Ford Motor Co. unveiled grand plans this week to enhance its investment in the Corktown precinct of Detroit, envisioning creation of a 30-acre “mobility innovation district” around the iconic but crumbling Michigan Central train station that the automaker is restoring to make a hip urban locale for 2,500 engineers and tech people.
The problem is that Ford Executive Chairman Bill Ford and his brain trust are having to decide about doubling down on their vast and expensive new experiment in human capital at the exact same time that the pillars under their initial thinking are wobbling. And it may not be a good sign that, while Corktown work is ongoing, Ford also is moving to jettison lots of other office space in metro Detroit, where 60 percent of its 90 buildings are more than a half-century old.
Ford’s plans to invest about $750 million in creating a new “mobility” and transportation technology hub in a neglected part of Detroit are admirable for their boldness. They want to make their new Corktown complex a magnet for young engineering talent who would spurn a traditional automaker based in a faltering suburb of the Motor City – but who might be turned on by the chance to work in an excitingly collaborative environment, on the latest technology, in a mixed-use neighborhood that is serving as a modern poster child for urban reinvention.
But amid the pandemic it’s no longer certain that Ford’s dreams make sense as they did just nine months ago. What happens to Ford’s plans if the ravages of COVID-19 make millennials and Generation Z employees wary of taking a job on a congested campus -- even if the place is new and glistening and lots of fun – if they may still have the option of working at home instead?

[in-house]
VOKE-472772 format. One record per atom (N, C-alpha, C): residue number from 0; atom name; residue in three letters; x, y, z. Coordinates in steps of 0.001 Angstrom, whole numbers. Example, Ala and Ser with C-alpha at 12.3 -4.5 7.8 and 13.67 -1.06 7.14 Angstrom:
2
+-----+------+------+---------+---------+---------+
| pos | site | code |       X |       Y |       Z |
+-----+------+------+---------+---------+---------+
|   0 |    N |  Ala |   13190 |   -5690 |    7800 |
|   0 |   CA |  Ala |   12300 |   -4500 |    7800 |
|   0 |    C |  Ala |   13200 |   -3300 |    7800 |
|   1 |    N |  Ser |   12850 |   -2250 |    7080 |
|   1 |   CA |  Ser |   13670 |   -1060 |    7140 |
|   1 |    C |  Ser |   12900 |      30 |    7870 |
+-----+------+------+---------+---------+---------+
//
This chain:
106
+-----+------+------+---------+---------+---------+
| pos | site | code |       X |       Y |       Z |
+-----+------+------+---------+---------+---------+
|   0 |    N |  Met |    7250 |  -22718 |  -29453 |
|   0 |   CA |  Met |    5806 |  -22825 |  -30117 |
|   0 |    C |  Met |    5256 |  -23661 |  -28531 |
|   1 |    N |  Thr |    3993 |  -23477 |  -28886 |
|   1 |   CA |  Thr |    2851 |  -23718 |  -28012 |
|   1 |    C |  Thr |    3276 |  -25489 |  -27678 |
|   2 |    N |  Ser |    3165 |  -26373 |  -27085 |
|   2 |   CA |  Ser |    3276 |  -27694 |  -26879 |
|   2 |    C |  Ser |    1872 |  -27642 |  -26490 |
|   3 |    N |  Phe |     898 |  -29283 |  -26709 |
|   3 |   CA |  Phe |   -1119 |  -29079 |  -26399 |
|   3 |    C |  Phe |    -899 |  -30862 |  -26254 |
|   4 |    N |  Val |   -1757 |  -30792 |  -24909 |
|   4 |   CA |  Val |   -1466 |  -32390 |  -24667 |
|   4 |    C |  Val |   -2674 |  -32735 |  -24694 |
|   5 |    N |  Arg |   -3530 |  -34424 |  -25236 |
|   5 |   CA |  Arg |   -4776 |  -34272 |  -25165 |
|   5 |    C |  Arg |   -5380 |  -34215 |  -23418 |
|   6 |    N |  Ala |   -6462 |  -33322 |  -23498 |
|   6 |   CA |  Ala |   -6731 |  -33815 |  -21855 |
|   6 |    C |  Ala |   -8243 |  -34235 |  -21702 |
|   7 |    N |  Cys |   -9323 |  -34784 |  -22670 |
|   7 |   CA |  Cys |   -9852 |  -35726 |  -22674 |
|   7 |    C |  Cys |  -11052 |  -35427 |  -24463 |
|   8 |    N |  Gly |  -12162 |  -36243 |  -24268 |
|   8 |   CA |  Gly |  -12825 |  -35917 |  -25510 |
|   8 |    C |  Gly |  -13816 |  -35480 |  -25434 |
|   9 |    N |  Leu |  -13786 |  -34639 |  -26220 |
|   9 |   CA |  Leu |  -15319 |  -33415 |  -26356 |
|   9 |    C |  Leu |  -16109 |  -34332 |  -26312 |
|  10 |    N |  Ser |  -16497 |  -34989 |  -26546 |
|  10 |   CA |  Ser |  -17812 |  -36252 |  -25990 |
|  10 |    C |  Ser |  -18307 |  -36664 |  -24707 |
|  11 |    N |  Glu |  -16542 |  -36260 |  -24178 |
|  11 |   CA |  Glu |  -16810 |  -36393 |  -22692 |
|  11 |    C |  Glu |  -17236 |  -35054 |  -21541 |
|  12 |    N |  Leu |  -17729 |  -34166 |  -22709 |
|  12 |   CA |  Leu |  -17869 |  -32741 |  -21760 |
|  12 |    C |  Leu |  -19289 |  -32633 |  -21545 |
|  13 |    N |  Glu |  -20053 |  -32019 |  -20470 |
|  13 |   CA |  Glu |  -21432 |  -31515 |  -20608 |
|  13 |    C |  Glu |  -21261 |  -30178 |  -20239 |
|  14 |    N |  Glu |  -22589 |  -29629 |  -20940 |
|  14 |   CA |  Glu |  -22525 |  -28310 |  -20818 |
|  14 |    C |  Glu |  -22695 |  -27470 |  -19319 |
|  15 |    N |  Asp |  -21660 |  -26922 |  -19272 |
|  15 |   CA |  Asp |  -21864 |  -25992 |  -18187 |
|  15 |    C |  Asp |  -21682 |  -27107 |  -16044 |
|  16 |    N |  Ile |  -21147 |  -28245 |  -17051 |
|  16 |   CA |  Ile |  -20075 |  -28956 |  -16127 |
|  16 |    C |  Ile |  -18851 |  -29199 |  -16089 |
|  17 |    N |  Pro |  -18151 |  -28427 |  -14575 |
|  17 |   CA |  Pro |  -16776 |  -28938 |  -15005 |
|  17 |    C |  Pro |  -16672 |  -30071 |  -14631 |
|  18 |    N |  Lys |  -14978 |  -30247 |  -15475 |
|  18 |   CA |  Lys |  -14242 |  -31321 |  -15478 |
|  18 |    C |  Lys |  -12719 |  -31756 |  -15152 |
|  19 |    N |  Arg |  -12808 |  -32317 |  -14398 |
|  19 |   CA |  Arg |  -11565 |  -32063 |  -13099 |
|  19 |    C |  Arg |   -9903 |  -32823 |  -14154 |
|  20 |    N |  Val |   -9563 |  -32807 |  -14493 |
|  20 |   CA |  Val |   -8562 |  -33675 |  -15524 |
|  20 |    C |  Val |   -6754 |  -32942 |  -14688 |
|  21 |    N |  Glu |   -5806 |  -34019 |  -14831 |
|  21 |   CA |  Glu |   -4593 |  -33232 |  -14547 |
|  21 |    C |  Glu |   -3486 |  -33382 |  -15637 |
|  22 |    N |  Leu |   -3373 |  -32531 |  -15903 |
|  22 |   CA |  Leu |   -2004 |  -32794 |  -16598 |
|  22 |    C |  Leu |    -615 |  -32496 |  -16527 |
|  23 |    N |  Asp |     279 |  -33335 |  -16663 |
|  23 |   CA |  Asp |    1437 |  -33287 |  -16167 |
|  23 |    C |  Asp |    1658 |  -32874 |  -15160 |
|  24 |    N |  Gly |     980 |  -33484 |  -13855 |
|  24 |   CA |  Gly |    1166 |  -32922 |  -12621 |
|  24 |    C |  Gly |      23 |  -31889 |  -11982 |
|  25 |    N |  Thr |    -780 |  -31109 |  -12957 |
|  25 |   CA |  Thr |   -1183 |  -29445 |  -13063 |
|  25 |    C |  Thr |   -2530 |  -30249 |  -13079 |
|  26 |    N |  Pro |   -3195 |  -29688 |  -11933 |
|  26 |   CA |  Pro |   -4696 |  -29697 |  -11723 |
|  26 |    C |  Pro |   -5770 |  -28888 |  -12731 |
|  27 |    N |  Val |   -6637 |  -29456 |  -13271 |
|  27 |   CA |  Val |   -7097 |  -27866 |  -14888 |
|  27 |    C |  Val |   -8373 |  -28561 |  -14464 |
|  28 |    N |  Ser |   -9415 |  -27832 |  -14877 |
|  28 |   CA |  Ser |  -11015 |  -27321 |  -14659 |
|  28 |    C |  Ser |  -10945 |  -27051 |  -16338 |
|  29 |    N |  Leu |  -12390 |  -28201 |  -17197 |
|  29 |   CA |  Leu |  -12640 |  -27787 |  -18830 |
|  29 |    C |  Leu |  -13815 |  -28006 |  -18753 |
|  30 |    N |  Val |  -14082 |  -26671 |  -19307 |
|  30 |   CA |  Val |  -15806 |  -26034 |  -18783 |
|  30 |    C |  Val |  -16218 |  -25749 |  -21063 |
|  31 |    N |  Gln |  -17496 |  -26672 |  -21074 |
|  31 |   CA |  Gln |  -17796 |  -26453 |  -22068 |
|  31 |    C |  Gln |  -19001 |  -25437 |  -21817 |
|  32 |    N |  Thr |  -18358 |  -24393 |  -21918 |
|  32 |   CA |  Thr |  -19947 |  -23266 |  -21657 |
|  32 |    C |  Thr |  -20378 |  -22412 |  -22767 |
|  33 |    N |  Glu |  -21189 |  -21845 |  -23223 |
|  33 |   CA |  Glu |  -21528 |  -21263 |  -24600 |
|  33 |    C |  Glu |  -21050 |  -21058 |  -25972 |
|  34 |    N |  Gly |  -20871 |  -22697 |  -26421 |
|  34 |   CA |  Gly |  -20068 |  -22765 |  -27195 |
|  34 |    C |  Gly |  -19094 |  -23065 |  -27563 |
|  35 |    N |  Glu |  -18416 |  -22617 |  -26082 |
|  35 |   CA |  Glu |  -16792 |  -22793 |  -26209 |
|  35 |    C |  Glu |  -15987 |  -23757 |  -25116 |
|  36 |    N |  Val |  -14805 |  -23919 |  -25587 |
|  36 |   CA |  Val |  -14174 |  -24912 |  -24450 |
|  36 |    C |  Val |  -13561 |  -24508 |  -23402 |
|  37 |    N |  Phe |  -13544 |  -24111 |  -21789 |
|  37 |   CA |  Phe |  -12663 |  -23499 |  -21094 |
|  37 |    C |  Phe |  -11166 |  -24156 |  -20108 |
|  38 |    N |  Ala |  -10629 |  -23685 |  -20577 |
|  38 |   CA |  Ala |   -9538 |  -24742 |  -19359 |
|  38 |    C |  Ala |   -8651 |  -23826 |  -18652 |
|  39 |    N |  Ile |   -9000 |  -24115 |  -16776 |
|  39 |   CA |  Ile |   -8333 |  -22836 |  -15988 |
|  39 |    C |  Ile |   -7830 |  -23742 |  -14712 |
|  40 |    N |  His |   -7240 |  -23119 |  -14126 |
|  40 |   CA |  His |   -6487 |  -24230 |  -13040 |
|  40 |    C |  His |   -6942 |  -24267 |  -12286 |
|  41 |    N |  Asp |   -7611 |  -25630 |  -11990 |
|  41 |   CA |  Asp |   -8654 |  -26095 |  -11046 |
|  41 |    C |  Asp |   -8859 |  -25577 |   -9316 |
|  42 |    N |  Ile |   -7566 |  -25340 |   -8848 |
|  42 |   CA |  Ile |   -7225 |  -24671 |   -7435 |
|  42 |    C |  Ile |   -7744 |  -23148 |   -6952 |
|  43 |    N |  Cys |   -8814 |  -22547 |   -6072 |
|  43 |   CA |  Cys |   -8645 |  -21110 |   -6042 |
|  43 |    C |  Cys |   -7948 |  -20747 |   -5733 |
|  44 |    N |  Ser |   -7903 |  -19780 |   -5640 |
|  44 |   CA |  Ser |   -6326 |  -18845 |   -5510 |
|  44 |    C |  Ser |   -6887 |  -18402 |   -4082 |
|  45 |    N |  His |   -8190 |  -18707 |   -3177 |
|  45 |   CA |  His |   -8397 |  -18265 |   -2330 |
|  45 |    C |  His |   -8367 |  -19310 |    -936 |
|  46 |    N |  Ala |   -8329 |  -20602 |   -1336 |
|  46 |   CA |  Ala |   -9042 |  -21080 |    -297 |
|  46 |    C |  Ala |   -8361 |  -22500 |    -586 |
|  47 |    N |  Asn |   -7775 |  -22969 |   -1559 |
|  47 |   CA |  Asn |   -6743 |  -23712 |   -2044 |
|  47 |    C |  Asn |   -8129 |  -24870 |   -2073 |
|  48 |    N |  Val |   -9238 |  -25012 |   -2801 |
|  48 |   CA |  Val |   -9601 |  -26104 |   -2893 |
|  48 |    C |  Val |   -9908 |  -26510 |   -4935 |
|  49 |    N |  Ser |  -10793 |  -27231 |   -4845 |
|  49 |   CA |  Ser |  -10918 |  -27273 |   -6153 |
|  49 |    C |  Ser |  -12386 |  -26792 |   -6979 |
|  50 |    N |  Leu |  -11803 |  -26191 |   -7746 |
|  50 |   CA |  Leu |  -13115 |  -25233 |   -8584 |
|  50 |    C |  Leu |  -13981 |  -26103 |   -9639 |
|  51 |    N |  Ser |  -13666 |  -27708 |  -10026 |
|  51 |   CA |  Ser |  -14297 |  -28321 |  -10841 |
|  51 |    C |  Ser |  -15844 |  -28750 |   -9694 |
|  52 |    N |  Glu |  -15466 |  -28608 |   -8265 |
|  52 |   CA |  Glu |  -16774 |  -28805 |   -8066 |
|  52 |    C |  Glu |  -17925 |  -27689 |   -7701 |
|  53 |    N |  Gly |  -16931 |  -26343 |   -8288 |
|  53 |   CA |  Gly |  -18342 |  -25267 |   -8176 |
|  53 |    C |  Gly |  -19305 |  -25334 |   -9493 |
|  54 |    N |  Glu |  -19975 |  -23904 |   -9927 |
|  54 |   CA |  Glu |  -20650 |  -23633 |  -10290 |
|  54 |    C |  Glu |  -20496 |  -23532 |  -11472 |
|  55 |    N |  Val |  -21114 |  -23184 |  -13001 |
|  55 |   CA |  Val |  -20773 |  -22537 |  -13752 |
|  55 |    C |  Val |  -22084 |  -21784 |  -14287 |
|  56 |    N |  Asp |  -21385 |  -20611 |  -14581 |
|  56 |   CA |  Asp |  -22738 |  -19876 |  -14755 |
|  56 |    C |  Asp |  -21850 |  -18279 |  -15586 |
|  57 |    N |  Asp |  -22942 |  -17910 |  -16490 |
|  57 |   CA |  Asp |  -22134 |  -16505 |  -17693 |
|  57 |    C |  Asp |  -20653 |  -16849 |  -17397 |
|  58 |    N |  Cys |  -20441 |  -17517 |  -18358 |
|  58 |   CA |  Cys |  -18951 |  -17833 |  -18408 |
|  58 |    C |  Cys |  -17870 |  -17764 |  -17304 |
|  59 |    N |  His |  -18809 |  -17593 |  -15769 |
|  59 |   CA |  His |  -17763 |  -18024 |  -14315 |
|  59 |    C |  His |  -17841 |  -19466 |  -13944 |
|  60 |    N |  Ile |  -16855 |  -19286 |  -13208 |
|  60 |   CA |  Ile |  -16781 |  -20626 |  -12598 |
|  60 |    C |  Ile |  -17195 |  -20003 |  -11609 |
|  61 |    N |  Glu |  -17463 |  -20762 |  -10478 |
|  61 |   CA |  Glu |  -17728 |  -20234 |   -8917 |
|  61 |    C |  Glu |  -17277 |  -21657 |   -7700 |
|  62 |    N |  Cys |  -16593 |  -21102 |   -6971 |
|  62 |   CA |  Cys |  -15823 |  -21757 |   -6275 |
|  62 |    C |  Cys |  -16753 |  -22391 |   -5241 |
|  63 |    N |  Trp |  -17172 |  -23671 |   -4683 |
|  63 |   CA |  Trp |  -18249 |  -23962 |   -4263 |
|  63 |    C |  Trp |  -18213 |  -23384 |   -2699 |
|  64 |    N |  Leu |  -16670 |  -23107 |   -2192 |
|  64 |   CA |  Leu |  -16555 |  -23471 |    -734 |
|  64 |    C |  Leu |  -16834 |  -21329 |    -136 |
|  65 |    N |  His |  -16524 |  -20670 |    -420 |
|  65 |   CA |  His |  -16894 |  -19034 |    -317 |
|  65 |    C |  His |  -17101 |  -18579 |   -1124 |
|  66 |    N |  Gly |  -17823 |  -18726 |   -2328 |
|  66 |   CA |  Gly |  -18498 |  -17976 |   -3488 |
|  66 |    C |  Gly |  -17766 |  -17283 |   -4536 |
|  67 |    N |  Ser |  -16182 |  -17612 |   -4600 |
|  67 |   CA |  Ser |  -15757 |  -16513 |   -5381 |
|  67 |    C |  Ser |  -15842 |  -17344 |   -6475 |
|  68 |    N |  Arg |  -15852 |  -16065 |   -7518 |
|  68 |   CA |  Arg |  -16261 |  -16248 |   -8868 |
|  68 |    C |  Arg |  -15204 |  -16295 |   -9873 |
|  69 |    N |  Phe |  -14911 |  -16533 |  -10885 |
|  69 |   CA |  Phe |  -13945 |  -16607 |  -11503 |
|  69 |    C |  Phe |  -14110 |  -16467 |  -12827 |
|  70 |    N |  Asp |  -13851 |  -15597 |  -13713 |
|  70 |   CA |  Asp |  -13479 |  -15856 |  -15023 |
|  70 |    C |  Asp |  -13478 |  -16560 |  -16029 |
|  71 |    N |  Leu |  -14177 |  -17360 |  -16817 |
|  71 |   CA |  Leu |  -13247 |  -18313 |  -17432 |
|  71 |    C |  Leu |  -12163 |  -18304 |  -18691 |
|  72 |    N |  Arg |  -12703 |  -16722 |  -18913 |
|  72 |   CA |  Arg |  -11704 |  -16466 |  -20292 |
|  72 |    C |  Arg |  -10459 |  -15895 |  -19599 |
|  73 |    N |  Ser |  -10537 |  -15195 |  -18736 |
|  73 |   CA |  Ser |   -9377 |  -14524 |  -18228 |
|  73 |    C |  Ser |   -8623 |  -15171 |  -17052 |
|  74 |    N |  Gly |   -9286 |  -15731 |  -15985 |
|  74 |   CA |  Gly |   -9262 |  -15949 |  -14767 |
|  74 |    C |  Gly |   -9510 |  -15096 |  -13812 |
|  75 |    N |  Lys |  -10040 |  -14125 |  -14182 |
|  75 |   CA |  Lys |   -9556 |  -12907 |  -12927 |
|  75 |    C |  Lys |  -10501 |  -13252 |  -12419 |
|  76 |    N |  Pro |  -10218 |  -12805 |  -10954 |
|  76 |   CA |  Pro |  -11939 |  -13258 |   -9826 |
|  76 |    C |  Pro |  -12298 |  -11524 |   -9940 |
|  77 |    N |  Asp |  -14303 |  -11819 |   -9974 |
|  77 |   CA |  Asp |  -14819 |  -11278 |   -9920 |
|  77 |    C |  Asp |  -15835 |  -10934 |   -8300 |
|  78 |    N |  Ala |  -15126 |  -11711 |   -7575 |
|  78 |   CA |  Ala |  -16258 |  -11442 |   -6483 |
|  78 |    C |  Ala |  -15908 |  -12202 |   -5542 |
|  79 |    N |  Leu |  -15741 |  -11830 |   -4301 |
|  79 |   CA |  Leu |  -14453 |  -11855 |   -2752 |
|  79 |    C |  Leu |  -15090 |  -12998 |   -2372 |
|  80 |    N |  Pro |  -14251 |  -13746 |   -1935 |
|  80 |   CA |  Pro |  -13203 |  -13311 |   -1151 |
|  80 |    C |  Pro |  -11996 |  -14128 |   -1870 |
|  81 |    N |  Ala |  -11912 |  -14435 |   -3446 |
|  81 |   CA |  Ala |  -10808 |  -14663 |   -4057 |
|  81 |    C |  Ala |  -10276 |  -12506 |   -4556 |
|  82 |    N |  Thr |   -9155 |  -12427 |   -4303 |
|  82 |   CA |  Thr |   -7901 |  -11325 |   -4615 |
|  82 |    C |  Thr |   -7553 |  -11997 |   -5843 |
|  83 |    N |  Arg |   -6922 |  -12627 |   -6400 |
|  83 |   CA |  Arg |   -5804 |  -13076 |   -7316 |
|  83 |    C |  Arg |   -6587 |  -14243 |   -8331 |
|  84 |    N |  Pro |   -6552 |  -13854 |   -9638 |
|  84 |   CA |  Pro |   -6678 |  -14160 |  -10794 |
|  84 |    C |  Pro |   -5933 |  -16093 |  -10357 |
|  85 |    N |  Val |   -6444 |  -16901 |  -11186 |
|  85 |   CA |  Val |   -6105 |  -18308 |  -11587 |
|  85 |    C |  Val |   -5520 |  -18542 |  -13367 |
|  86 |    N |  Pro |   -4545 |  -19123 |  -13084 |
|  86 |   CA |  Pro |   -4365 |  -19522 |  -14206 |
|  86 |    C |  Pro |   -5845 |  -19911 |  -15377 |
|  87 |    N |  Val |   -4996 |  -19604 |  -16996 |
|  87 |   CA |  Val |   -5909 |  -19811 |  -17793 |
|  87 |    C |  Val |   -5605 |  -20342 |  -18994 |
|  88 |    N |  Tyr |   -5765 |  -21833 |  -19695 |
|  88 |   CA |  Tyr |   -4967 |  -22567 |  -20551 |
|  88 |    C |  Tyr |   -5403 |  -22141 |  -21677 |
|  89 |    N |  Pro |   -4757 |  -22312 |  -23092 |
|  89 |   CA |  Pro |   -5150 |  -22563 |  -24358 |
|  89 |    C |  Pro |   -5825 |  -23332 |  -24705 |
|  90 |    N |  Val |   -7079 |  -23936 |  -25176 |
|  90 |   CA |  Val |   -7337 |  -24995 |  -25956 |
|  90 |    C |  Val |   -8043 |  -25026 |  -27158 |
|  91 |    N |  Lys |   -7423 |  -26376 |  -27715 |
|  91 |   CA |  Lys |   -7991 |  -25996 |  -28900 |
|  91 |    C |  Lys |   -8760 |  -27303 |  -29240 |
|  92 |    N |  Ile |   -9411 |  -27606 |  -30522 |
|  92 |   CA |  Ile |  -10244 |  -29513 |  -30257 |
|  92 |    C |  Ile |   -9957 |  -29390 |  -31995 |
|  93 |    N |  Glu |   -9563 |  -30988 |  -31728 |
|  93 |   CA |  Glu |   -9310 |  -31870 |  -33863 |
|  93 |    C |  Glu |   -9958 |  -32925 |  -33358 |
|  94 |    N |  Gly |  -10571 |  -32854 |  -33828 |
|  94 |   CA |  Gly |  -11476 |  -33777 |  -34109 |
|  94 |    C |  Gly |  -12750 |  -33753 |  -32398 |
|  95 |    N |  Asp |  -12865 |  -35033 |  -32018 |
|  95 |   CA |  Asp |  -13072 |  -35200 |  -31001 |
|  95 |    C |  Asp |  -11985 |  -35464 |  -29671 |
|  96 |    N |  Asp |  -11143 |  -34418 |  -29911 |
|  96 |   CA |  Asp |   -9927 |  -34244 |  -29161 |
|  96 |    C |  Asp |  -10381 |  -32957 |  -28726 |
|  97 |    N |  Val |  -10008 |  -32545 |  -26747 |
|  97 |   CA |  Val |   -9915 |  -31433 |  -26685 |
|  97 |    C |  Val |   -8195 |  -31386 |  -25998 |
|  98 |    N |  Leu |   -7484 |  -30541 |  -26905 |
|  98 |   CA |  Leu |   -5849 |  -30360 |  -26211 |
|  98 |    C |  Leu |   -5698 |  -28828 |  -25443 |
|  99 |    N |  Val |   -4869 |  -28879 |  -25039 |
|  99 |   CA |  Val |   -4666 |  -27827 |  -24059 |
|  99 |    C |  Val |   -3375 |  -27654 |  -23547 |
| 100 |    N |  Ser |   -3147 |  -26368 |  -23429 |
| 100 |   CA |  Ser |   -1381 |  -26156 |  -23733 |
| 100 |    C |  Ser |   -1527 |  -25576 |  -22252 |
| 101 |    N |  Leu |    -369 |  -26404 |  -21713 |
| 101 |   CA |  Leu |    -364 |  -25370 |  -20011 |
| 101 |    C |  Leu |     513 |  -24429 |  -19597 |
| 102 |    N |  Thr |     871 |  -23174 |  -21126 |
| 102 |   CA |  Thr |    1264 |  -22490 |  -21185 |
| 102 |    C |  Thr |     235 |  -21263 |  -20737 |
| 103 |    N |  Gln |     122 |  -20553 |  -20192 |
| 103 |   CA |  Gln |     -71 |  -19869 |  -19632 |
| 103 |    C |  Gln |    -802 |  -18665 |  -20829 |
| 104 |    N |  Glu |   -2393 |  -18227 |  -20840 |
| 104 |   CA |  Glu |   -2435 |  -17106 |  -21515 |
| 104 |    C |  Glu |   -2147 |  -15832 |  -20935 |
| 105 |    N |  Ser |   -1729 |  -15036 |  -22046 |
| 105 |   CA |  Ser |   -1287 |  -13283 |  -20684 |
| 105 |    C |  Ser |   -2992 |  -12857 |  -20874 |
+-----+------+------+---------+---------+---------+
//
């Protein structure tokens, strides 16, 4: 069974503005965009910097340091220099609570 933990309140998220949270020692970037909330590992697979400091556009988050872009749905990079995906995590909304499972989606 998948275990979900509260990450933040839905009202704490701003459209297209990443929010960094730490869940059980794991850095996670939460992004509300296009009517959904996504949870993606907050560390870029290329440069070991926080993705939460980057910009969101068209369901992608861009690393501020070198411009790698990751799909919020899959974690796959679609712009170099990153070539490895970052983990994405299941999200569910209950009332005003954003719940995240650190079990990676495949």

Renderings released this week depict a scene that seems jarringly anachronistic given how the virus and resulting shutdowns have laid waste to the social and commercial landscape of just several months ago. In this image, a lovingly restored, Alfred Kahn-designed old book warehouse has become a thriving new mixed-use center, with people huddling outside around an electrically powered food truck and cuddling on benches in the courtyard.
Instead of a scene from 2021, the rendering looks more like a wistful picture of how life was in the fall of 2019.
Which is the point. Ford fell behind early in the auto industry's "mobility" derby, stumbling for years under former CEOs Mark Fields and Jim Hackett while rivals such as General Motors and Mercedes-Benz arguably pulled ahead -- and the tech giants of Silicon Valley ate everyone's lunch in Detroit, Stuttgart, Tokyo and Seoul. The new Corktown campus was supposed to be a huge part of Ford's answer for catching up in its own reimagination of the future of transportation.
Instead, Corktown threatens to become something of an albatross around Ford’s neck. If a coronavirus vaccine and herd immunity somehow could restore life to something resembling “normal” in the next several months, Ford’s huge bet could remain on track. But there’s still a big chance that, even before Ford opens the doors to its state-of-the-art technology center in Corktown, the project could evolve not just into an albatross but, perhaps, into a dinosaur.